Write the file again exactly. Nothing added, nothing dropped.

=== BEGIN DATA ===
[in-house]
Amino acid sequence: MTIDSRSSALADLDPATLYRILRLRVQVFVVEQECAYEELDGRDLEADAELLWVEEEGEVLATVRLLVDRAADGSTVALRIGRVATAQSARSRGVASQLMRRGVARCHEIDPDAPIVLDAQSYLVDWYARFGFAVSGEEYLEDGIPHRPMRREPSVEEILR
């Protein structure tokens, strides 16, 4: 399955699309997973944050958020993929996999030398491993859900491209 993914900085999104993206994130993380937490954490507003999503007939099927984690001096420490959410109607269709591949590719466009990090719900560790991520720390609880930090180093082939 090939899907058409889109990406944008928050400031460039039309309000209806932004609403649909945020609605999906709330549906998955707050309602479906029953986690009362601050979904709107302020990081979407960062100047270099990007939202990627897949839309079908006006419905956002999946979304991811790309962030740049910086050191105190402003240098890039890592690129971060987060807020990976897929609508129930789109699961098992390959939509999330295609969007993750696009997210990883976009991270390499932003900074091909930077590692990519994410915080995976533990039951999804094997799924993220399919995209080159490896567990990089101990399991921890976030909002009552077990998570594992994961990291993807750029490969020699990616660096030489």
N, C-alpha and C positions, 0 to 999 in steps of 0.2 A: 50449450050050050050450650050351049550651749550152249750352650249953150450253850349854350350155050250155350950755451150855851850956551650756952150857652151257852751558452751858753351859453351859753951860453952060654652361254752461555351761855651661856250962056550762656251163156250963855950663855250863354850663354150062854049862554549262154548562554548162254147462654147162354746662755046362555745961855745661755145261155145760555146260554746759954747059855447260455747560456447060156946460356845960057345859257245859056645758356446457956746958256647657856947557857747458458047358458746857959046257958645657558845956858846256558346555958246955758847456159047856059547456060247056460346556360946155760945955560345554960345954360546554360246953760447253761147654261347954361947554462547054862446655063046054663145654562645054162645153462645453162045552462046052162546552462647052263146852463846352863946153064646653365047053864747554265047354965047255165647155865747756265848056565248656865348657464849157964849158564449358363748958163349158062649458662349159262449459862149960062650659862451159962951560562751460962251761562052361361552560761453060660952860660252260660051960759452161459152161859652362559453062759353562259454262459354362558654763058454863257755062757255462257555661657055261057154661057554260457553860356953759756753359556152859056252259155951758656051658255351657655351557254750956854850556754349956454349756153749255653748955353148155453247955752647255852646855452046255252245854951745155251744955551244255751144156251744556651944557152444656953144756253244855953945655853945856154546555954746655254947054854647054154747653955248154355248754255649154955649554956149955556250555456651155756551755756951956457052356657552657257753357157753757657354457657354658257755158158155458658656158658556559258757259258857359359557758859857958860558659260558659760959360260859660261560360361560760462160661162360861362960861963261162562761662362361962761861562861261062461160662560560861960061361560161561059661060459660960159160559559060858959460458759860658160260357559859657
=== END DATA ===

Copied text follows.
[in-house]
Amino acid sequence: MTIDSRSSALADLDPATLYRILRLRVQVFVVEQECAYEELDGRDLEADAELLWVEEEGEVLATVRLLVDRAADGSTVALRIGRVATAQSARSRGVASQLMRRGVARCHEIDPDAPIVLDAQSYLVDWYARFGFAVSGEEYLEDGIPHRPMRREPSVEEILR
């Protein structure tokens, strides 16, 4: 399955699309997973944050958020993929996999030398491993859900491209 993914900085999104993206994130993380937490954490507003999503007939099927984690001096420490959410109607269709591949590719466009990090719900560790991520720390609880930090180093082939 090939899907058409889109990406944008928050400031460039039309309000209806932004609403649909945020609605999906709330549906998955707050309602479906029953986690009362601050979904709107302020990081979407960062100047270099990007939202990627897949839309079908006006419905956002999946979304991811790309962030740049910086050191105190402003240098890039890592690129971060987060807020990976897929609508129930789109699961098992390959939509999330295609969007993750696009997210990883976009991270390499932003900074091909930077590692990519994410915080995976533990039951999804094997799924993220399919995209080159490896567990990089101990399991921890976030909002009552077990998570594992994961990291993807750029490969020699990616660096030489």
N, C-alpha and C positions, 0 to 999 in steps of 0.2 A: 50449450050050050050450650050351049550651749550152249750352650249953150450253850349854350350155050250155350950755451150855851850956551650756952150857652151257852751558452751858753351859453351859753951860453952060654652361254752461555351761855651661856250962056550762656251163156250963855950663855250863354850663354150062854049862554549262154548562554548162254147462654147162354746662755046362555745961855745661755145261155145760555146260554746759954747059855447260455747560456447060156946460356845960057345859257245859056645758356446457956746958256647657856947557857747458458047358458746857959046257958645657558845956858846256558346555958246955758847456159047856059547456060247056460346556360946155760945955560345554960345954360546554360246953760447253761147654261347954361947554462547054862446655063046054663145654562645054162645153462645453162045552462046052162546552462647052263146852463846352863946153064646653365047053864747554265047354965047255165647155865747756265848056565248656865348657464849157964849158564449358363748958163349158062649458662349159262449459862149960062650659862451159962951560562751460962251761562052361361552560761453060660952860660252260660051960759452161459152161859652362559453062759353562259454262459354362558654763058454863257755062757255462257555661657055261057154661057554260457553860356953759756753359556152859056252259155951758656051658255351657655351557254750956854850556754349956454349756153749255653748955353148155453247955752647255852646855452046255252245854951745155251744955551244255751144156251744556651944557152444656953144756253244855953945655853945856154546555954746655254947054854647054154747653955248154355248754255649154955649554956149955556250555456651155756551755756951956457052356657552657257753357157753757657354457657354658257755158158155458658656158658556559258757259258857359359557758859857958860558659260558659760959360260859660261560360361560760462160661162360861362960861963261162562761662362361962761861562861261062461160662560560861960061361560161561059661060459660960159160559559060858959460458759860658160260357559859657